Kodak Winner 110 Pocket Camera Review

Posted: 11/10/2017
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The Kodak Winner: Kodak’s Last “Brownie”

Guest Blog By Jason S. Ganz

The Kodak Winner is not technically a Brownie by name, but due to its simplicity (point, aim, shoot, advance), use of a simplistic cartridge film format (110), and its color (brown), could definitely qualify as a Brownie in spirit.  Much like its 126 format Instamatic, and 110 format Pocket Instamatic predecessors, the Winner followed in the Kodak spirit of a simple, but enjoyable means of bringing photography to the masses.  However, whereas the Instamatics and Pocket Instamatics could be bought in increasing levels of complexity (ie: manual focus, quality optics, coupled rangefinders can be found in the higher-end models such as the Instamatic 804 and the Pocket Instamatic 60), the winner stuck to the simpler method of eschewing advances in the name of accessibility.  The result is a camera that fit right in with the mainstream 110 scene of the late 1970s through 1990; low-cost, easy to use, and so simple anyone could use it.



The Kodak Winner has a plastic body and a 25mm single-element f/11 lens. The shutter is 1/90th second and 1/40th second when the flip-flash is inserted.  There’s no way to change any of the modes; the only thing that could be changed was using a film with a different ISO speed.  In the 1980s, there may have been ISO 100 through 400 from companies such as AGFA, Kodak, and Fuji, for a bevy of family photography moments, but in 2017, the options are largely from Lomography (available one-line from the Film Photography Project Store), or trying one’s luck on eBay and hoping the film received was properly stored in a freezer.  Thankfully, such film does exist and it makes shooting this camera a very interesting experience in an age of Photoshop, Instagram, and the occasional Leicaflex (or two).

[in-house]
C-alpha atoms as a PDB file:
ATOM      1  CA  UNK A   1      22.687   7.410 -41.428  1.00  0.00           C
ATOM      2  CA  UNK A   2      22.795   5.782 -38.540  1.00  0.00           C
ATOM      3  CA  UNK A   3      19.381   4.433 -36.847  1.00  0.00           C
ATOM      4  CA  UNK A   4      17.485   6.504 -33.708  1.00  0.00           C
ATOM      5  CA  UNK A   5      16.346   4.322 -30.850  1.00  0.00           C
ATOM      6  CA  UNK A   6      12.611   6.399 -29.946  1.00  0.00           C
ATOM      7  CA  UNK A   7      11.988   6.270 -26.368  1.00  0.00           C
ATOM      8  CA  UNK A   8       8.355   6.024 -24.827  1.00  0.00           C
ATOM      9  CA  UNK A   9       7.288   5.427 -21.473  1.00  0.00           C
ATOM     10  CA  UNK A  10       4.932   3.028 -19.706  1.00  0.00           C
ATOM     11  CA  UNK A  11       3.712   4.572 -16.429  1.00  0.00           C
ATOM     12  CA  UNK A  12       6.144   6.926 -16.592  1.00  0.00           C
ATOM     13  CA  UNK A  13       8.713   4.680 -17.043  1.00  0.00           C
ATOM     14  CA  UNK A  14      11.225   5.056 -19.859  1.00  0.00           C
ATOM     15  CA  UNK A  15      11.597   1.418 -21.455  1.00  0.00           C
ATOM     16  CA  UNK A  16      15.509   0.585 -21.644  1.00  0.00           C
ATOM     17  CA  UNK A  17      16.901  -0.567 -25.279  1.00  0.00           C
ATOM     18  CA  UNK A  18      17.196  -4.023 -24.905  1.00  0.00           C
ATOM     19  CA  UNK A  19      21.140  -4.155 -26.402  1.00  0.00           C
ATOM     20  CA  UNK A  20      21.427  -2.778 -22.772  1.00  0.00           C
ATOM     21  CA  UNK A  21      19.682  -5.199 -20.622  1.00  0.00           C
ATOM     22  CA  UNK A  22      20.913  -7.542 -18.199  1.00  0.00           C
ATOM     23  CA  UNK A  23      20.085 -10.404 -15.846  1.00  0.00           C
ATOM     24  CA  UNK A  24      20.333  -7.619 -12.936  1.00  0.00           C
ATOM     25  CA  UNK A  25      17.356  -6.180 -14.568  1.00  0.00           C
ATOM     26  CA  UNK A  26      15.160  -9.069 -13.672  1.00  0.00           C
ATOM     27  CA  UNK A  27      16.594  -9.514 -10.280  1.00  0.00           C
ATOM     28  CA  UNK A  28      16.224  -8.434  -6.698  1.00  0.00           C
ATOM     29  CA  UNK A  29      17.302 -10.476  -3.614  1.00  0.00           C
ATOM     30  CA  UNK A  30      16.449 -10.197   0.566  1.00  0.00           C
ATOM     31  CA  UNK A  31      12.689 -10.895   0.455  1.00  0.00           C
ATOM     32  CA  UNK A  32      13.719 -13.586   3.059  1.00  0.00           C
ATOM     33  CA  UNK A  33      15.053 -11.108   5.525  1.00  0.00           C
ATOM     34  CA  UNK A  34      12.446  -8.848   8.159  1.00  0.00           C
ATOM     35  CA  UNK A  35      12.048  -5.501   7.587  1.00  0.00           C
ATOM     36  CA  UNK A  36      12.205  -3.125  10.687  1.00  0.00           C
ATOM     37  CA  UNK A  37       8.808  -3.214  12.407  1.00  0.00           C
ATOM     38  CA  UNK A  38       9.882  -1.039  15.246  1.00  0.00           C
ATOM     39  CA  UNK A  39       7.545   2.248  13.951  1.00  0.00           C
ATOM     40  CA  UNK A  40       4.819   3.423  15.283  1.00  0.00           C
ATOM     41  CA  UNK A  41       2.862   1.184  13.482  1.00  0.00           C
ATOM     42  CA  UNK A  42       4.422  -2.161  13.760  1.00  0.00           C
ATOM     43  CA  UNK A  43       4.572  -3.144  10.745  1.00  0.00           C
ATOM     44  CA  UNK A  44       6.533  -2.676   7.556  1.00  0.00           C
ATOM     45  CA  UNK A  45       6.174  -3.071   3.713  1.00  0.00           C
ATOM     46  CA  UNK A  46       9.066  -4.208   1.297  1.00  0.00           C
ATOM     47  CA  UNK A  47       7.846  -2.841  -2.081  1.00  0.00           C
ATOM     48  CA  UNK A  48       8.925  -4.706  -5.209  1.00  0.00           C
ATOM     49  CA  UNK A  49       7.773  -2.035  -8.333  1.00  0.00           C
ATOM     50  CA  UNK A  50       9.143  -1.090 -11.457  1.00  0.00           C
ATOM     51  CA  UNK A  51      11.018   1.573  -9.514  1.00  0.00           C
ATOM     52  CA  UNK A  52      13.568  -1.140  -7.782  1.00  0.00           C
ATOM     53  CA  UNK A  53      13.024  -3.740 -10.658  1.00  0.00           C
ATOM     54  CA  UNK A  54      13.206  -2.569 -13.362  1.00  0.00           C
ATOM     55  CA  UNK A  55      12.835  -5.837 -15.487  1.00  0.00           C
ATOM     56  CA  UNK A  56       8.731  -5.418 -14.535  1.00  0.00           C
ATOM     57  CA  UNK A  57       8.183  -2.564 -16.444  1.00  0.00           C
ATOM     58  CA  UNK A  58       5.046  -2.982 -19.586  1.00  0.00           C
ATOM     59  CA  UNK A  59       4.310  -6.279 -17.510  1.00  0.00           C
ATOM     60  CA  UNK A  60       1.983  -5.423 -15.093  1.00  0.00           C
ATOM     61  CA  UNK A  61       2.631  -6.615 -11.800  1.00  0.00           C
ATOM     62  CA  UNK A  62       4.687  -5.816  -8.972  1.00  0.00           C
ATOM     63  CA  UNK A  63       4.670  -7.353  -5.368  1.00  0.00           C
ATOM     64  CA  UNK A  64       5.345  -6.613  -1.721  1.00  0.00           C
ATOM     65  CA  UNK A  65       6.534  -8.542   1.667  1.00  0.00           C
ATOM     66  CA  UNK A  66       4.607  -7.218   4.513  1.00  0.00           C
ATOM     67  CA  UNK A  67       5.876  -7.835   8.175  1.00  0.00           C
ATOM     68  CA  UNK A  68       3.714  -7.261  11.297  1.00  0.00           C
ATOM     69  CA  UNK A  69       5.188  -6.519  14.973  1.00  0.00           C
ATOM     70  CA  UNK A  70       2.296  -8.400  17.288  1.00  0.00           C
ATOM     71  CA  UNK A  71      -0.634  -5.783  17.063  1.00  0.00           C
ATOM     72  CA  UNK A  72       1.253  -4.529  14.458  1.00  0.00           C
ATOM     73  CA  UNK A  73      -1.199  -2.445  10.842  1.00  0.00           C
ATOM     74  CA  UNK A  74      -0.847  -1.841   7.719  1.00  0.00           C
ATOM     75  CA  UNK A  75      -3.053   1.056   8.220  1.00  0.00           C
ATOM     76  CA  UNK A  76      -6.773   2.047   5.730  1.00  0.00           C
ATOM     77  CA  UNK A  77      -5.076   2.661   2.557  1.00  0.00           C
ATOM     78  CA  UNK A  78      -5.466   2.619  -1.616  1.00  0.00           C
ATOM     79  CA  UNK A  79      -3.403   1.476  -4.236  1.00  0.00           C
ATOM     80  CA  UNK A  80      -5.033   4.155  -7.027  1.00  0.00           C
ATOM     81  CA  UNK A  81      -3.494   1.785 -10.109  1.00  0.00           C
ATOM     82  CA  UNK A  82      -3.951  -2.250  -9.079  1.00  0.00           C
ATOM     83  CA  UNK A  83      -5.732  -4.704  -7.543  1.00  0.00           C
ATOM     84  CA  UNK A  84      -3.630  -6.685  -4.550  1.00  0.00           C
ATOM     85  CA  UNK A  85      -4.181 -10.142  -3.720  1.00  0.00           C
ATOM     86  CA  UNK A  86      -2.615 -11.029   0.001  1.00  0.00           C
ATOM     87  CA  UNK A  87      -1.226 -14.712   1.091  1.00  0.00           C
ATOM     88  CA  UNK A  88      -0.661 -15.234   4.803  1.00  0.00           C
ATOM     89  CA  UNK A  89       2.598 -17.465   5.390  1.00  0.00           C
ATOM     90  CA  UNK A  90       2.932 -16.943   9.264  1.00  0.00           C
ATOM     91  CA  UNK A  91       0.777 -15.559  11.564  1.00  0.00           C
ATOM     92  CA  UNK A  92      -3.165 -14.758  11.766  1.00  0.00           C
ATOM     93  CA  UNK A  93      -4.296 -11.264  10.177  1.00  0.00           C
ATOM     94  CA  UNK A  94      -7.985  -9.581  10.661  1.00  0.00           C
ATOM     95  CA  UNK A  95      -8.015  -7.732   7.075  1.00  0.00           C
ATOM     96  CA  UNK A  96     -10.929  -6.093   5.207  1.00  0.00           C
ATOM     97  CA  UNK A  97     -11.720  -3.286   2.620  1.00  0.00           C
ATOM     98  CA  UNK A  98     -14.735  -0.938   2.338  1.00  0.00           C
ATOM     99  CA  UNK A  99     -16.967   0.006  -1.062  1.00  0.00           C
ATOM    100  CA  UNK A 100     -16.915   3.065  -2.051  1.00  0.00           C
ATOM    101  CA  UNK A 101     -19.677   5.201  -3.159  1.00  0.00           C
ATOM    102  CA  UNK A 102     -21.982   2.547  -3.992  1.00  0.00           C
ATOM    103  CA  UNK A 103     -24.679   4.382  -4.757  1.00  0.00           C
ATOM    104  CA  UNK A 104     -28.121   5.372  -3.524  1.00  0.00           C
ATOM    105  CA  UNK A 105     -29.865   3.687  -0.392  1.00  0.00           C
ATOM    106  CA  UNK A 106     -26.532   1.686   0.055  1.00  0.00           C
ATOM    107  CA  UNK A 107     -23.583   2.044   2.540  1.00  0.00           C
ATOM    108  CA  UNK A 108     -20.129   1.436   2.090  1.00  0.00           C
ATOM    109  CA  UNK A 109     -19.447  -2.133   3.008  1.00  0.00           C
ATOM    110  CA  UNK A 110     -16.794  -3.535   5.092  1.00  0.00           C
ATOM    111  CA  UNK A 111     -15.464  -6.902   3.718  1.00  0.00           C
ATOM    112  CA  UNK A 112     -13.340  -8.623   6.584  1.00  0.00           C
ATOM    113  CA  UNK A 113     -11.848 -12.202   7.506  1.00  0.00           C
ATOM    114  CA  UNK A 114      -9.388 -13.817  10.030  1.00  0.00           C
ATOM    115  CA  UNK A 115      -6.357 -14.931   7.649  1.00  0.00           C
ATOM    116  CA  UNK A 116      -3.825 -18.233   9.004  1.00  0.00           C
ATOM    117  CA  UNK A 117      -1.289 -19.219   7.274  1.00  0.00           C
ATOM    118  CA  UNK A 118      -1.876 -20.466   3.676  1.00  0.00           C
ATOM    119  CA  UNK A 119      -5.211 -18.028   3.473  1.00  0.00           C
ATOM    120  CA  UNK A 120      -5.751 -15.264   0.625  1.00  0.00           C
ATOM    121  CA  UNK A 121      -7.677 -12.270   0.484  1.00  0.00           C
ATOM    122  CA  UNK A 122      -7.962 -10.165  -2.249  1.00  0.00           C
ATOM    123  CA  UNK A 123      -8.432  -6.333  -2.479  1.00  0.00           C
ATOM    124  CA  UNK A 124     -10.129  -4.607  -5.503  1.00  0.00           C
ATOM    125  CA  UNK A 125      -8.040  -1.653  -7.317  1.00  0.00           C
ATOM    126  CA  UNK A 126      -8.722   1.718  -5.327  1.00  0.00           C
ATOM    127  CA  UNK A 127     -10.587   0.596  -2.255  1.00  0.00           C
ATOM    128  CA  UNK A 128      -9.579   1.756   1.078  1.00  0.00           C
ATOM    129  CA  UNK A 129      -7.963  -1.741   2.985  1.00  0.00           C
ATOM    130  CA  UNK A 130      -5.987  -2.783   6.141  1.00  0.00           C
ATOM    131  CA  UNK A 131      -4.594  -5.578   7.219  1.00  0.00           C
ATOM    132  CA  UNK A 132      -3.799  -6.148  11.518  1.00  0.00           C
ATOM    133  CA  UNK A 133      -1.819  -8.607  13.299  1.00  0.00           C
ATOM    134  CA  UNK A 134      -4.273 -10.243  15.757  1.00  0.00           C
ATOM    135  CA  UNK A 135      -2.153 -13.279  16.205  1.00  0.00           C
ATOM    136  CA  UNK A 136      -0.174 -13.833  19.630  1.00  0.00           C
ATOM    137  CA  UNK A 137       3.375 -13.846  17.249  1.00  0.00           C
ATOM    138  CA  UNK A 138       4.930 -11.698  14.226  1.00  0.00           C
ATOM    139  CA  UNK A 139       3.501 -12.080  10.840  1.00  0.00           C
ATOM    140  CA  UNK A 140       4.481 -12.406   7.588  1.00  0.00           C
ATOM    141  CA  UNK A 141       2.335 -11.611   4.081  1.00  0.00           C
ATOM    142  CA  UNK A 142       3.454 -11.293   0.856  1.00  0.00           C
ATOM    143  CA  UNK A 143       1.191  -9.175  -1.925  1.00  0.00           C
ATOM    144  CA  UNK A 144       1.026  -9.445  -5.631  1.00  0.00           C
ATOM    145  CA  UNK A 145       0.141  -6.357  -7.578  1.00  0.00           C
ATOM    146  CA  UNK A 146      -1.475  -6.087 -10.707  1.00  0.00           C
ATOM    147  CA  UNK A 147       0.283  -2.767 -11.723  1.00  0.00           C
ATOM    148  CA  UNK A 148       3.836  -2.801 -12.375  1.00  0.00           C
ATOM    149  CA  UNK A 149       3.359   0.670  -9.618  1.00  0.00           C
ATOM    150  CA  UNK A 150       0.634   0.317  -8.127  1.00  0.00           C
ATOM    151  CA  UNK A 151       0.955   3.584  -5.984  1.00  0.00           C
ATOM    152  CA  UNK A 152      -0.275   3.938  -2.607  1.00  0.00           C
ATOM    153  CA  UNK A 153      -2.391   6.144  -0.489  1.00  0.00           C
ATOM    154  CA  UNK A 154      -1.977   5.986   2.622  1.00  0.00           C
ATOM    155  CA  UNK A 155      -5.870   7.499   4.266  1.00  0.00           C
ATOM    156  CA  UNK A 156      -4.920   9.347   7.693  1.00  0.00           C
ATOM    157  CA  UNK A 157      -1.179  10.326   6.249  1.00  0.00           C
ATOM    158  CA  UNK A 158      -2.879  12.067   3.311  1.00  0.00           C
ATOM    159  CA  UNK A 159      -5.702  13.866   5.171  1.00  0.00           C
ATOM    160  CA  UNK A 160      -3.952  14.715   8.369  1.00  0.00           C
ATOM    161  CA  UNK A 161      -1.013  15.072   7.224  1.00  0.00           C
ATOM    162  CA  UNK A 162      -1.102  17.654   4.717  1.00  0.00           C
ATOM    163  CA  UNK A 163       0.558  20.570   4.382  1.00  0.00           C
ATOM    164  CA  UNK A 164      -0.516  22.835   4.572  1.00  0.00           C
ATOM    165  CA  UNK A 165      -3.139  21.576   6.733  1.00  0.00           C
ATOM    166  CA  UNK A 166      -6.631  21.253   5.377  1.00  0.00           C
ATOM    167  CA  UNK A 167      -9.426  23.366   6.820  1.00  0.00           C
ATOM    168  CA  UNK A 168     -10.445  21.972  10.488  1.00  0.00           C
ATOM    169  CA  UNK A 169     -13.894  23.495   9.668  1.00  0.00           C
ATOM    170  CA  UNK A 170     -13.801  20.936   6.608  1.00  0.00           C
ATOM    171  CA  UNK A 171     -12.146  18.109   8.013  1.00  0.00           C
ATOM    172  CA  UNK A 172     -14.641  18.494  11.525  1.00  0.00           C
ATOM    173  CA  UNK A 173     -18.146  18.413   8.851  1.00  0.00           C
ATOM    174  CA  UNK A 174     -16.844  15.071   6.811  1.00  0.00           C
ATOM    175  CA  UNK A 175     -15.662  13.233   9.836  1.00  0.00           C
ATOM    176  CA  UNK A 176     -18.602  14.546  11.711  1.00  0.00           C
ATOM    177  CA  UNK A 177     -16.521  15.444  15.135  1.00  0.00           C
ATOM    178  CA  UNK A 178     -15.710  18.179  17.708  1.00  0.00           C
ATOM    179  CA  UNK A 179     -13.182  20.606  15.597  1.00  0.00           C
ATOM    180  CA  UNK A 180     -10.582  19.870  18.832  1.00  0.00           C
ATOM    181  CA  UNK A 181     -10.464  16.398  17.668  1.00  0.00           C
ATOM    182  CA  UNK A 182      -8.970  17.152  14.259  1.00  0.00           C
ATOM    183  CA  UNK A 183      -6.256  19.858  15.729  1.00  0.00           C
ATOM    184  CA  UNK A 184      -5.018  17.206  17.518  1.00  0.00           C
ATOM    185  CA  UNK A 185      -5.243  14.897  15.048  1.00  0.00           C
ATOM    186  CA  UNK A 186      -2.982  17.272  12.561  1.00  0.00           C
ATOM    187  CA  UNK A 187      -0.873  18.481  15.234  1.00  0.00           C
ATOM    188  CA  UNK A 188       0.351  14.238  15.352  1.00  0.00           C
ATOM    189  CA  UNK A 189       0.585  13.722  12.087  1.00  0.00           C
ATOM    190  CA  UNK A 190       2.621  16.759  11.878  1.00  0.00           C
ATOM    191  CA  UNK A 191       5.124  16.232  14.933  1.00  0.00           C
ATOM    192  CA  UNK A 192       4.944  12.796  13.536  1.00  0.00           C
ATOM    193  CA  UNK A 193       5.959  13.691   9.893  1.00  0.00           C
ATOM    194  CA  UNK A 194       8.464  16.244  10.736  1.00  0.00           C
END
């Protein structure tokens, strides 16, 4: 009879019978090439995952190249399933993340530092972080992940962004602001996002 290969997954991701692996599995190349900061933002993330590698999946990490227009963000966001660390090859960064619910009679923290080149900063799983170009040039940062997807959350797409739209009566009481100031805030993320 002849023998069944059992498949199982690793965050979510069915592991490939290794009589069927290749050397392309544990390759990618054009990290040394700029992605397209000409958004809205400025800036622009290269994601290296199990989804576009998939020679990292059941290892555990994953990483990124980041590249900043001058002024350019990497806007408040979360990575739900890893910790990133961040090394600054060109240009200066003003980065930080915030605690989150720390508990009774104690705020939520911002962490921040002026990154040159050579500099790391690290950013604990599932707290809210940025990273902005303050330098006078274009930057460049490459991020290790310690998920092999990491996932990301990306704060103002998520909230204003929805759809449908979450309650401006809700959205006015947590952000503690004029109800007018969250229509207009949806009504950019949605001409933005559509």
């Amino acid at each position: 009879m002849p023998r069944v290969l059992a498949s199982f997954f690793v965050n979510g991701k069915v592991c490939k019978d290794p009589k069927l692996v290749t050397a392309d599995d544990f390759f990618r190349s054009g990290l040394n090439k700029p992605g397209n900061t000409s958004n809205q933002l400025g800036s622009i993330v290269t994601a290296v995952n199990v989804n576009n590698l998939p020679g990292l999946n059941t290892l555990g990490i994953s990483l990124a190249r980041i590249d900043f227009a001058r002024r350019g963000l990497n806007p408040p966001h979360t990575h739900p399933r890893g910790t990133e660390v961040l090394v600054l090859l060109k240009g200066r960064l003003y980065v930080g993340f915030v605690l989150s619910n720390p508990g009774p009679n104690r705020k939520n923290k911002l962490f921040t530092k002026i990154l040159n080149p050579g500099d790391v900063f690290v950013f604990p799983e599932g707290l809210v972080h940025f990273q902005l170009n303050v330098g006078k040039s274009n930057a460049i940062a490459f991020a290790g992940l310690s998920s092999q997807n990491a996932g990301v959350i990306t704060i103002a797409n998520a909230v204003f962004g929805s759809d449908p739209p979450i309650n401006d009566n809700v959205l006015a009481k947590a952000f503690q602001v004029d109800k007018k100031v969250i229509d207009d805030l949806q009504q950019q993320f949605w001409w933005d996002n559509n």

Shooting with the Winner takes away the reflex viewfinder of an SLR, and even removes a coupled viewfinder.  Combine this with an f/11 lens, and everything is in focus, but not everything you see in the viewfinder will appear in the picture.  Because of this, close up photography is not going to be ideal with this camera, however shooting architecture and subjects from a distance will be easy and enjoyable because at distance, the error between the viewfinder and the lens is substantially less.  That being said, this camera is capable of some VERY nice still life and street photography images.  Just be considerate to errors in close up shots that may need compensation. The minimum focus length is 5 feet.



Image shot with the Kodak Winner Pocket Camera by Jason S. Ganz